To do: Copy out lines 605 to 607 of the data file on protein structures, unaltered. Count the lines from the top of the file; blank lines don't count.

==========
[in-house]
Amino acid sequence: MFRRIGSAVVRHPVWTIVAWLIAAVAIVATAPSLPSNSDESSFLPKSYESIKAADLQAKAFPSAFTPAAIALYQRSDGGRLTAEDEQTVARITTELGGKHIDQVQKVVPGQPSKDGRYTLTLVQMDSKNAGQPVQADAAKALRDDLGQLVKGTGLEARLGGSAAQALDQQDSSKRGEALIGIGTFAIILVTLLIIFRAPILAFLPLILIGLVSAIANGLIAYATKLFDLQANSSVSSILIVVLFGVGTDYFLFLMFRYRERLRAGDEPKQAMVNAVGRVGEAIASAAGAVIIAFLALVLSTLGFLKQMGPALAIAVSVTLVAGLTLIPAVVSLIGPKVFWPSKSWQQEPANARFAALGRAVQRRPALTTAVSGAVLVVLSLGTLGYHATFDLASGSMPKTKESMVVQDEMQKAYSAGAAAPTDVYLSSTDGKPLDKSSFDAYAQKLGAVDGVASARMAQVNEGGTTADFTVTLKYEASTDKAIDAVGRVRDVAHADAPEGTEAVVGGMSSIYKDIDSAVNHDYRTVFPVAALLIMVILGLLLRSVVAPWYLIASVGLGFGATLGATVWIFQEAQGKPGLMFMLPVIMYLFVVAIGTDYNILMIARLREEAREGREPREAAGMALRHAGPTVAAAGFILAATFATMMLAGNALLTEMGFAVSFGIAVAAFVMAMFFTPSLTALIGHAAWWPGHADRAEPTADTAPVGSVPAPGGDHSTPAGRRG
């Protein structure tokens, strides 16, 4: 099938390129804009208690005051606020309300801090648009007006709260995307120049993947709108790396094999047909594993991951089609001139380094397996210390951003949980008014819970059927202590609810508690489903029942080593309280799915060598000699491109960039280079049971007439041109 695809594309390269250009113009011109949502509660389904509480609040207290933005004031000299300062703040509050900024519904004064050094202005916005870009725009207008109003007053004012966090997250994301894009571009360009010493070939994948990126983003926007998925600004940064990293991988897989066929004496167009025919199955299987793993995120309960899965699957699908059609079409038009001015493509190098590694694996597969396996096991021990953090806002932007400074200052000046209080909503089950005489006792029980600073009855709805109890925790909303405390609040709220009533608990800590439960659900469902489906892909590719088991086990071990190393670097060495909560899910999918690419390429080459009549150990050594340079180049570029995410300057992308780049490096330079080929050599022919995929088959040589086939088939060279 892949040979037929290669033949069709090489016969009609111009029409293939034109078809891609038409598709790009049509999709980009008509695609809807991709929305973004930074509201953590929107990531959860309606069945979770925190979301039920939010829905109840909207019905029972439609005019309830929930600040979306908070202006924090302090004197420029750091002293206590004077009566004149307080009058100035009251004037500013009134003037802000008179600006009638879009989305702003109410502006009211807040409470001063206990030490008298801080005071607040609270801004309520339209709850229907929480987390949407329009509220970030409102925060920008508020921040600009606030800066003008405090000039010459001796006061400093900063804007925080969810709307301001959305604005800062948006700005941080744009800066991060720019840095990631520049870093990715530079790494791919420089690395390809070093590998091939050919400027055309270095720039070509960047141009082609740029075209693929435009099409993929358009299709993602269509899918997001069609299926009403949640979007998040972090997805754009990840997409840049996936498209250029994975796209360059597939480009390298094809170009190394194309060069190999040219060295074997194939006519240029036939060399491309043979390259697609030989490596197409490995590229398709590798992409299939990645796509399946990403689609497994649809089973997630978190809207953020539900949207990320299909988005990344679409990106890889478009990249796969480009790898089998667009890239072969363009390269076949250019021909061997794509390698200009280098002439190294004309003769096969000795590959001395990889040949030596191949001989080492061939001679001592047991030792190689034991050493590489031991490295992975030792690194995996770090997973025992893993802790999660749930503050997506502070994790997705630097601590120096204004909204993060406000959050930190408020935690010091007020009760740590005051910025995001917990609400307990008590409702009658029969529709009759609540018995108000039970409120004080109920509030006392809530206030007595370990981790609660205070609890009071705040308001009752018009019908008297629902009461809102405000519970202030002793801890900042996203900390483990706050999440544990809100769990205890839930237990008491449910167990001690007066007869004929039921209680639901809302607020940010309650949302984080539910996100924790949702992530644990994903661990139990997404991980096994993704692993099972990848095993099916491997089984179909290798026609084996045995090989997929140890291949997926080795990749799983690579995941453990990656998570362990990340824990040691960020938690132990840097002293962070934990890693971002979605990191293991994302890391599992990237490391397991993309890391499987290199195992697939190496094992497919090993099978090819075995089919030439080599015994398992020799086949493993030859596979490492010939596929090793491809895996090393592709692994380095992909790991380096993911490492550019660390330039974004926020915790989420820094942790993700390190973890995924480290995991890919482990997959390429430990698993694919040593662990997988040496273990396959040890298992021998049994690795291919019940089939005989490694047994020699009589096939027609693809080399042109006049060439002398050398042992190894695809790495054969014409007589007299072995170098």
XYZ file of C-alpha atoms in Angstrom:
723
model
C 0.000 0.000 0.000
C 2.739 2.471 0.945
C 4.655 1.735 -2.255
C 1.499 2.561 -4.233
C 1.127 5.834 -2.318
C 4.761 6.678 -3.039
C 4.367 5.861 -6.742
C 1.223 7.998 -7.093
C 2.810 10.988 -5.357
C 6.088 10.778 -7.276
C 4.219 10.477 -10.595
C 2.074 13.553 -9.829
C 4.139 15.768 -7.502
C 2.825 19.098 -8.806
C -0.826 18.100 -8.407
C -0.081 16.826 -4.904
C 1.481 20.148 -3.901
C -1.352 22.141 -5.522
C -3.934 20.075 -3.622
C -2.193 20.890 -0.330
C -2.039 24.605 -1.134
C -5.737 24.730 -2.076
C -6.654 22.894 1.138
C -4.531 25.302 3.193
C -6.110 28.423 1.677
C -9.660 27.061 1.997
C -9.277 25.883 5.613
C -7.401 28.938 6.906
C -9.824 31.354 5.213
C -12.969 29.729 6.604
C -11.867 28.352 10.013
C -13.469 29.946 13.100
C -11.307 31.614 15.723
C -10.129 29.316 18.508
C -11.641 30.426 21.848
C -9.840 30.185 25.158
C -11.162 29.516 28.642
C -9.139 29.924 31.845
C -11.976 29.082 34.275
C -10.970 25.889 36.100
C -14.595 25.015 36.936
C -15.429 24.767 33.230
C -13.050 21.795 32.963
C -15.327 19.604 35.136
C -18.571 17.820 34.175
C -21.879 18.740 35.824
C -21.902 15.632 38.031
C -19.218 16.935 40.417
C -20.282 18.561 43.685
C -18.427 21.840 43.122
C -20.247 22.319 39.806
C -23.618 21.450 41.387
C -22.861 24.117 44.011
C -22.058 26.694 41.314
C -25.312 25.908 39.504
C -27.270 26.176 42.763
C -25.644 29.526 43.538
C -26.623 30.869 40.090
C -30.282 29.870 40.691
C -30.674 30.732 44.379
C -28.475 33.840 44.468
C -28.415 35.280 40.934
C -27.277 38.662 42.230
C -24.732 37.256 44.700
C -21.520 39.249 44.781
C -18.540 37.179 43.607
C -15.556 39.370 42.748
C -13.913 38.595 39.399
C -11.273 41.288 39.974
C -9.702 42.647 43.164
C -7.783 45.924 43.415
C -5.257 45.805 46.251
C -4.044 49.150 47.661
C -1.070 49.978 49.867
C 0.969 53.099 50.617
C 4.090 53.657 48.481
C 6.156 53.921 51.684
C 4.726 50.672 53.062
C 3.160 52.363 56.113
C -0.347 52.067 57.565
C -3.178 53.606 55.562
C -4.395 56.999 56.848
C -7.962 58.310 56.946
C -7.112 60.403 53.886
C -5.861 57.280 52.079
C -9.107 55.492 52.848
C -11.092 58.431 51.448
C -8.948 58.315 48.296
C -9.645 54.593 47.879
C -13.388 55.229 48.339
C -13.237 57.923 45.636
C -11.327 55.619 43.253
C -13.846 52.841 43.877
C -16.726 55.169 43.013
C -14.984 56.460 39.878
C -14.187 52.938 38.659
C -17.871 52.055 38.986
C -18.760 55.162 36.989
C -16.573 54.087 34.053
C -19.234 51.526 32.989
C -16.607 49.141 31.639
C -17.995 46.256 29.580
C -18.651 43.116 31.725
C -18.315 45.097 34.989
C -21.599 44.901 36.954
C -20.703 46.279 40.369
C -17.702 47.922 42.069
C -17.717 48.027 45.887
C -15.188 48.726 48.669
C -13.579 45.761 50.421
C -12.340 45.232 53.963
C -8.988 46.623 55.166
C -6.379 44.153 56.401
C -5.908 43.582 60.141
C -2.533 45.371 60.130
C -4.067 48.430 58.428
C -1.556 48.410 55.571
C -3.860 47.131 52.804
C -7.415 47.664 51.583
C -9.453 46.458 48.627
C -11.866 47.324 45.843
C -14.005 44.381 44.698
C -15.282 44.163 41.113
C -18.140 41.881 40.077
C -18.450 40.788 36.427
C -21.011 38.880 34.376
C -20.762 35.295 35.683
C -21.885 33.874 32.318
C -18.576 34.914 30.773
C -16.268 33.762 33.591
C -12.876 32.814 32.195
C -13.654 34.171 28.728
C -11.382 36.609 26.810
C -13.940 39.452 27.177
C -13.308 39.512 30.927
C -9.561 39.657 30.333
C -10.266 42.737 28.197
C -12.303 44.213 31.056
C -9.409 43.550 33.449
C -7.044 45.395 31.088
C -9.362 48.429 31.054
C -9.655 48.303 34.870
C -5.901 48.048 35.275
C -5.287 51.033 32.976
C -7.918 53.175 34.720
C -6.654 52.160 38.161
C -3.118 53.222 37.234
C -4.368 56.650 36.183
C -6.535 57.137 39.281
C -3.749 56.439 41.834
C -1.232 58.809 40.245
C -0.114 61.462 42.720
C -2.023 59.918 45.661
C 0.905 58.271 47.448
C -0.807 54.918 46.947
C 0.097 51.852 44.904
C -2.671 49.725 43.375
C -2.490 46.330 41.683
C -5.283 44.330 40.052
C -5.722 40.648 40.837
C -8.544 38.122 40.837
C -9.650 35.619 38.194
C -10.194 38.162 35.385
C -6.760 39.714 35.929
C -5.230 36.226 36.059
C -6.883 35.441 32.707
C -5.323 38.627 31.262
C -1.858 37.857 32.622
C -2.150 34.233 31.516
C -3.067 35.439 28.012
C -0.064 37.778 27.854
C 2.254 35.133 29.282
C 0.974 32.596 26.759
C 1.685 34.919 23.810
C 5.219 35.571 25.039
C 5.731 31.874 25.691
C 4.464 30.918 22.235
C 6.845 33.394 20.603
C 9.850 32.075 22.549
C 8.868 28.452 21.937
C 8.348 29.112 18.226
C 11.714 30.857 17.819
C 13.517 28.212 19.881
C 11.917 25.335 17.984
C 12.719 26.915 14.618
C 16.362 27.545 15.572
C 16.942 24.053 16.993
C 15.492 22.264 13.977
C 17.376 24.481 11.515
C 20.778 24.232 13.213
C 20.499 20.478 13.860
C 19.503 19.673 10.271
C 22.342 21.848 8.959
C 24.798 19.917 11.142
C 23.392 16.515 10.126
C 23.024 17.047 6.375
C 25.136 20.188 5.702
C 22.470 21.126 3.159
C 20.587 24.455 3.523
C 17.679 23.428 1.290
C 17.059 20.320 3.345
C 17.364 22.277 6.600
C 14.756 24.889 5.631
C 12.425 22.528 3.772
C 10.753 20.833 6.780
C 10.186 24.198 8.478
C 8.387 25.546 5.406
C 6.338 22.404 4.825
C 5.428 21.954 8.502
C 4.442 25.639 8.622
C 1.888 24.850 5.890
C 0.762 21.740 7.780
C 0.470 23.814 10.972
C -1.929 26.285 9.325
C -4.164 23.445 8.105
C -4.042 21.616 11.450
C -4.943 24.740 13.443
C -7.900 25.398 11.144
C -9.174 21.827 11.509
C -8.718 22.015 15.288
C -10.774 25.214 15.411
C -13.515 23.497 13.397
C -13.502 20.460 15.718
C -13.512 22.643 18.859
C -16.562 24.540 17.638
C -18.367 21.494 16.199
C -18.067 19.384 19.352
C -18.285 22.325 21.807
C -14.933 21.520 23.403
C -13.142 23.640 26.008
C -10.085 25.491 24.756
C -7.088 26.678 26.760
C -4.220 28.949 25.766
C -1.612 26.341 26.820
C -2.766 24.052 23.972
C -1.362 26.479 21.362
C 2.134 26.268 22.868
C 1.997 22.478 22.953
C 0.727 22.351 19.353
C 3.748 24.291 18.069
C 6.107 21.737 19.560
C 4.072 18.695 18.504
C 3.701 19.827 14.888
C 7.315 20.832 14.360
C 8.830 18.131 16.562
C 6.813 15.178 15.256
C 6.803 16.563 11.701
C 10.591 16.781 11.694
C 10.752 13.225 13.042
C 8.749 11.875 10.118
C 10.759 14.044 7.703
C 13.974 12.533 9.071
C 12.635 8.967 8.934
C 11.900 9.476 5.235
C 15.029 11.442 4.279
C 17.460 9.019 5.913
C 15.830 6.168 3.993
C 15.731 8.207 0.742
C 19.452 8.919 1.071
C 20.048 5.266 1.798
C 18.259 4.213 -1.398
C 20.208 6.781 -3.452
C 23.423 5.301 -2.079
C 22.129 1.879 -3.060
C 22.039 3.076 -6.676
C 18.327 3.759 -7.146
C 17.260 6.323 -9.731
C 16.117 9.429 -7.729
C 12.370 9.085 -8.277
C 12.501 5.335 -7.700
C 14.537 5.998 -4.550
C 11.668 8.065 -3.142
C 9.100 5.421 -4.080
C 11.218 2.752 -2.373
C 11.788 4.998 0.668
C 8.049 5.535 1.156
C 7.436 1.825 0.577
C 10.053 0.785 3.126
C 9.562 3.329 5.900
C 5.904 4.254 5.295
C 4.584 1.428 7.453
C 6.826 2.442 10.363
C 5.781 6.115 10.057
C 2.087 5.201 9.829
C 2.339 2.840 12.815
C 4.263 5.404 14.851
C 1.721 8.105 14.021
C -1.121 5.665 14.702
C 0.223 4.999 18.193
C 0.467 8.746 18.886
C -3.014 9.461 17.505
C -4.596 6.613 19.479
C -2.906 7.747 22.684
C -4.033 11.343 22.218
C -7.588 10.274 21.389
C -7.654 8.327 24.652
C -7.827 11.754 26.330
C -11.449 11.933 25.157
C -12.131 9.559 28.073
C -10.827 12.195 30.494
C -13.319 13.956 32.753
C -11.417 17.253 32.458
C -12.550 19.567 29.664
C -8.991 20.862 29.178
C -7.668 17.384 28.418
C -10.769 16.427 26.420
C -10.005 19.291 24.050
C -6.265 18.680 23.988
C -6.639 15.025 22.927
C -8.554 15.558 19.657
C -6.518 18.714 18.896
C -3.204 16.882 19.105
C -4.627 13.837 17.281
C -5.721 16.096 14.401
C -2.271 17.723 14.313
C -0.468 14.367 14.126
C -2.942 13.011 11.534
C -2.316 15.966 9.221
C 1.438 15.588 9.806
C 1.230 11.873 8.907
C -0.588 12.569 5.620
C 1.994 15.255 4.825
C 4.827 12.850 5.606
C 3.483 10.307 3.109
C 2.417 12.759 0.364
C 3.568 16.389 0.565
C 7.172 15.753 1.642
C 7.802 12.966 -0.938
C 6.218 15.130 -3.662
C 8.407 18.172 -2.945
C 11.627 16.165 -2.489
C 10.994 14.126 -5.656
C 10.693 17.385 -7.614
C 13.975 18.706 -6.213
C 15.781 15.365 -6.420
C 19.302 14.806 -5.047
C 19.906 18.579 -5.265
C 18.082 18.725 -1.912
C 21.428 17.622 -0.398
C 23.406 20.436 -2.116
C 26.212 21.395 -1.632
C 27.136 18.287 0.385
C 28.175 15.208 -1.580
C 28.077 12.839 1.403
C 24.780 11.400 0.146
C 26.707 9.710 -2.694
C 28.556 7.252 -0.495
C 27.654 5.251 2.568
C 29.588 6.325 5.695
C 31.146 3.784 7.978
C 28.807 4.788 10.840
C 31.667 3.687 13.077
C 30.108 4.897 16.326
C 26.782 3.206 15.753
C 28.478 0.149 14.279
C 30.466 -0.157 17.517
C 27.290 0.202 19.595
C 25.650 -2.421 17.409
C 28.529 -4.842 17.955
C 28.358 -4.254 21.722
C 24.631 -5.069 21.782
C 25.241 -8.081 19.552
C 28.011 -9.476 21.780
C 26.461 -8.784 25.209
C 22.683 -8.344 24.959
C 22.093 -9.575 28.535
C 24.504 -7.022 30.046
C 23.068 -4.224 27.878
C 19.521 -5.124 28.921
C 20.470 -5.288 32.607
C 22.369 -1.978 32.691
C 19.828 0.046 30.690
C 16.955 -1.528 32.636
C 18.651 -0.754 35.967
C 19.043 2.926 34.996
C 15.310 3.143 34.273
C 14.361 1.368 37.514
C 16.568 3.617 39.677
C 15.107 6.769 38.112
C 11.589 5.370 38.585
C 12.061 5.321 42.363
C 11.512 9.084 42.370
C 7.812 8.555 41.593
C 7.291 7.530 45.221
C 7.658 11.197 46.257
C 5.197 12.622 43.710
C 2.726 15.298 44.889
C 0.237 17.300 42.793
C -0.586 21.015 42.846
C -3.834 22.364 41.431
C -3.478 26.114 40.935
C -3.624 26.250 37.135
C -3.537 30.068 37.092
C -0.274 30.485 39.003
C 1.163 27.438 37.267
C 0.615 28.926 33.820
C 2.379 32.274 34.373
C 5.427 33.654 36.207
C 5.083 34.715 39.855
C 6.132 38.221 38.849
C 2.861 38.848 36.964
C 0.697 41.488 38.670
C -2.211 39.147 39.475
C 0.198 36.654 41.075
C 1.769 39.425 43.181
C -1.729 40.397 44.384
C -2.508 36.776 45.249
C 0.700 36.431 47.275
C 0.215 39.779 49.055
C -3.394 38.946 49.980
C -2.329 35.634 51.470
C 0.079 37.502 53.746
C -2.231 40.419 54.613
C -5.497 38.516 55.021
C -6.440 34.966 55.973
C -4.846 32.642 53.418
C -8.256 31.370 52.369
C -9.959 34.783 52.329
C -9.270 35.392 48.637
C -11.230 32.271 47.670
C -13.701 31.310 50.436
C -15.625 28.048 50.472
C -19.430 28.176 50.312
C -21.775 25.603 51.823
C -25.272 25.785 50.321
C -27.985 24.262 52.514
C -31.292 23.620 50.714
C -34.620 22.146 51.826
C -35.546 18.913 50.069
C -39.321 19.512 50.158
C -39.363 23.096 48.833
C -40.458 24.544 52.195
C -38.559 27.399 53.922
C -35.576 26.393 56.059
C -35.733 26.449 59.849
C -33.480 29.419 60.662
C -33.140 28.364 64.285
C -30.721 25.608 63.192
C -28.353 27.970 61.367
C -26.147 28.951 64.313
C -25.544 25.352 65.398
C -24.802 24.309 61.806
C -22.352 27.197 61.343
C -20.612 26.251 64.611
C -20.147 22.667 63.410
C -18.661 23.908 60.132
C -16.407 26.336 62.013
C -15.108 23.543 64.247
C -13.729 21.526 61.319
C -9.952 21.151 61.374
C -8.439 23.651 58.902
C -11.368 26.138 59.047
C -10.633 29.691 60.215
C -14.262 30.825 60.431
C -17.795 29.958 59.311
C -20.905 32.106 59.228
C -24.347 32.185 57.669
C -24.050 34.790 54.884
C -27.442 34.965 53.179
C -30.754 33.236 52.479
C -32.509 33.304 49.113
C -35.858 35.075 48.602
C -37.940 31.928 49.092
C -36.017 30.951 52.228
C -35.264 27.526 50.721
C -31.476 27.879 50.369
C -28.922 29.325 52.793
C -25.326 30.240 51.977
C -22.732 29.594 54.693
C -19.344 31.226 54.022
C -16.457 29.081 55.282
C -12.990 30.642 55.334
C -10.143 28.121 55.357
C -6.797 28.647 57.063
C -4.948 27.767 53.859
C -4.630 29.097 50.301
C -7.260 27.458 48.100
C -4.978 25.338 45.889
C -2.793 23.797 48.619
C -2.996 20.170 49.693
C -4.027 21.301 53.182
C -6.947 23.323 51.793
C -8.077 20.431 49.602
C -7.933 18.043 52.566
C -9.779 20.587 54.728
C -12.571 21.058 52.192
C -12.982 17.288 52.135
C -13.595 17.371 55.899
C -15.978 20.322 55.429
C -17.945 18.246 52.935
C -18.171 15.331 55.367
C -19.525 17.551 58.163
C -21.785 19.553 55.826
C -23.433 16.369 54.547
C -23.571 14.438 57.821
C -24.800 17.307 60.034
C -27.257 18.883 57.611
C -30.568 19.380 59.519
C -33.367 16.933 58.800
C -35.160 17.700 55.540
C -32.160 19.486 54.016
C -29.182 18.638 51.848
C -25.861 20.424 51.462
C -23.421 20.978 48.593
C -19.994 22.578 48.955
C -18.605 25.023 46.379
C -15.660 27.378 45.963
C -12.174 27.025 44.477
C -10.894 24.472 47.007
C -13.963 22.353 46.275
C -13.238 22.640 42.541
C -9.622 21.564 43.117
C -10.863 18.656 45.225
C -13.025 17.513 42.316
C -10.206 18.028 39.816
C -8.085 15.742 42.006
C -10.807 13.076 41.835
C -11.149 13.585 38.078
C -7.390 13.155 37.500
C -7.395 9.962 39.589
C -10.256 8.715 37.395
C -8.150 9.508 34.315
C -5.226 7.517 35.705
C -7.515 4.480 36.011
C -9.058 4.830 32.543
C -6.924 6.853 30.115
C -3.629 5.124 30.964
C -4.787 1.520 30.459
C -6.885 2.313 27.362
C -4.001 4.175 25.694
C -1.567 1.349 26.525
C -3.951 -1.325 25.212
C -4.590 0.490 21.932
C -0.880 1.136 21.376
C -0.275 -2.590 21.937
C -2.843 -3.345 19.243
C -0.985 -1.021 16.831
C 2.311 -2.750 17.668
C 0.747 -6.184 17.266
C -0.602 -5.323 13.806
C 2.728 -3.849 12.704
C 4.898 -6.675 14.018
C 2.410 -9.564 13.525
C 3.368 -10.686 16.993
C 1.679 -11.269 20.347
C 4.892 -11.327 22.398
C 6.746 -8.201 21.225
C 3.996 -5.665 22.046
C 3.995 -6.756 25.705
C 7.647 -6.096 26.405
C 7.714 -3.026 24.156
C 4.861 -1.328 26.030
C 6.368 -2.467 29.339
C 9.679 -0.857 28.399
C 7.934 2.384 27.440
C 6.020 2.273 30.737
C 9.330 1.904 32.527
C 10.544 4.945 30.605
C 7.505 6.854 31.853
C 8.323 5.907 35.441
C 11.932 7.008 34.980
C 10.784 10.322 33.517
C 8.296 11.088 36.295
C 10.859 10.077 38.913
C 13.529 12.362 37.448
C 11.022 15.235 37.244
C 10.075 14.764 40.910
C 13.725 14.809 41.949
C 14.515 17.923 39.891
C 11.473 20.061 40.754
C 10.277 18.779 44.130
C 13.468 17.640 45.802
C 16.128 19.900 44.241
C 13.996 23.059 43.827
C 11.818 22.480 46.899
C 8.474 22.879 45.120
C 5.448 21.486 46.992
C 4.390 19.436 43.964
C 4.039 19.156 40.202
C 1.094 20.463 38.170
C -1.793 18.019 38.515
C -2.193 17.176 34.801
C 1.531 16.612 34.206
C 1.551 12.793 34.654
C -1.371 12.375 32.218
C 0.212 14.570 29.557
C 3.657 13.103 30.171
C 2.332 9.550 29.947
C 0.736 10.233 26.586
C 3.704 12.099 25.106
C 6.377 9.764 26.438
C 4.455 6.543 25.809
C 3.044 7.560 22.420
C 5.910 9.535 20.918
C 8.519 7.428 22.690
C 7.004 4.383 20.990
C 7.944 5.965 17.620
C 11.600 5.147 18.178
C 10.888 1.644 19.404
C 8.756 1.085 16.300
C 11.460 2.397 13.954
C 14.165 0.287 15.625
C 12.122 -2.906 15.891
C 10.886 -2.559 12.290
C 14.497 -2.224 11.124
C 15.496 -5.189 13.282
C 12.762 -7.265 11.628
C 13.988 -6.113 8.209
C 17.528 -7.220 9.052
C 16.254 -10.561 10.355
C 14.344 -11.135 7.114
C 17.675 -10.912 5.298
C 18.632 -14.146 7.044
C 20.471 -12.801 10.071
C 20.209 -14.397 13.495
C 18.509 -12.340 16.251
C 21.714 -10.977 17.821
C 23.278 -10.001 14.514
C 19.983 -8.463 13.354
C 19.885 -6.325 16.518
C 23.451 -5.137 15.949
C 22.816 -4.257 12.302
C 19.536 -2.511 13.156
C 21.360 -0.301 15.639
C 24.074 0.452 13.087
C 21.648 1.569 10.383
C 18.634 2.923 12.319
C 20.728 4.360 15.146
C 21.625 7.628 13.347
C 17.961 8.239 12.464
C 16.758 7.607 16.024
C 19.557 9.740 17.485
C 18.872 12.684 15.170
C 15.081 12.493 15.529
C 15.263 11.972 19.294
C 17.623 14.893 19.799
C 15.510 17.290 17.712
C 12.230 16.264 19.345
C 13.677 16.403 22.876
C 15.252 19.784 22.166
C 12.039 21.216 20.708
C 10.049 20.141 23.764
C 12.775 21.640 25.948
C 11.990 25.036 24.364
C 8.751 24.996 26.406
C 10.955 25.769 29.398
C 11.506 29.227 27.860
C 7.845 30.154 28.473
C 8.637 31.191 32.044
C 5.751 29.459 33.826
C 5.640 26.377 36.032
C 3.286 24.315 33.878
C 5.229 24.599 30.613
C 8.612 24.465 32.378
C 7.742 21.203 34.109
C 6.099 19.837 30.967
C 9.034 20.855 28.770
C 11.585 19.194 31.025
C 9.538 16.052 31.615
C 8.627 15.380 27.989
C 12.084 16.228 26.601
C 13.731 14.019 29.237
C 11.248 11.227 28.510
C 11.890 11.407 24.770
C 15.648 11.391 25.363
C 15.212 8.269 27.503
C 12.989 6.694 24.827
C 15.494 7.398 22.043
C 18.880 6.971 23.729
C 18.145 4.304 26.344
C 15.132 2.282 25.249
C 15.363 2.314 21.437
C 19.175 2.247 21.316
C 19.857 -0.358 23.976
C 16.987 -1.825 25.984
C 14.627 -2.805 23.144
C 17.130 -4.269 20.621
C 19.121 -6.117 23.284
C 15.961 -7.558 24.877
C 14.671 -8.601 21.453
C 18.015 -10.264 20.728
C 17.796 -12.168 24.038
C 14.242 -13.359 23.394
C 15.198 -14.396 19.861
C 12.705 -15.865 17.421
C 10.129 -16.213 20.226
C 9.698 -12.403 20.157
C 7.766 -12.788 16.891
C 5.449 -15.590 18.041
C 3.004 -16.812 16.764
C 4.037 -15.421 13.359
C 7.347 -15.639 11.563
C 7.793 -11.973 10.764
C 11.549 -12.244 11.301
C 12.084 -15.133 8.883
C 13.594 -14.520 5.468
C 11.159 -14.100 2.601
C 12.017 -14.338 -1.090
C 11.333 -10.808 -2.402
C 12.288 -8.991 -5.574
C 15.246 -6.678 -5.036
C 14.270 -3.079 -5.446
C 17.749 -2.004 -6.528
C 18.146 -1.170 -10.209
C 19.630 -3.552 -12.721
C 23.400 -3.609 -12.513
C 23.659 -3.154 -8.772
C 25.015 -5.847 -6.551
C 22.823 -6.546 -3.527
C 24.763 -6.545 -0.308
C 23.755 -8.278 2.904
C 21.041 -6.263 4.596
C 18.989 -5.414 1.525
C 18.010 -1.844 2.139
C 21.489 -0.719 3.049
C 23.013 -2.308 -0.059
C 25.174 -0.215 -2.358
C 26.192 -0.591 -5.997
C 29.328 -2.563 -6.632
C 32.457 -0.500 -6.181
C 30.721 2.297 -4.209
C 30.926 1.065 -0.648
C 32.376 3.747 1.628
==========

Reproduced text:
C 10.888 1.644 19.404
C 8.756 1.085 16.300
C 11.460 2.397 13.954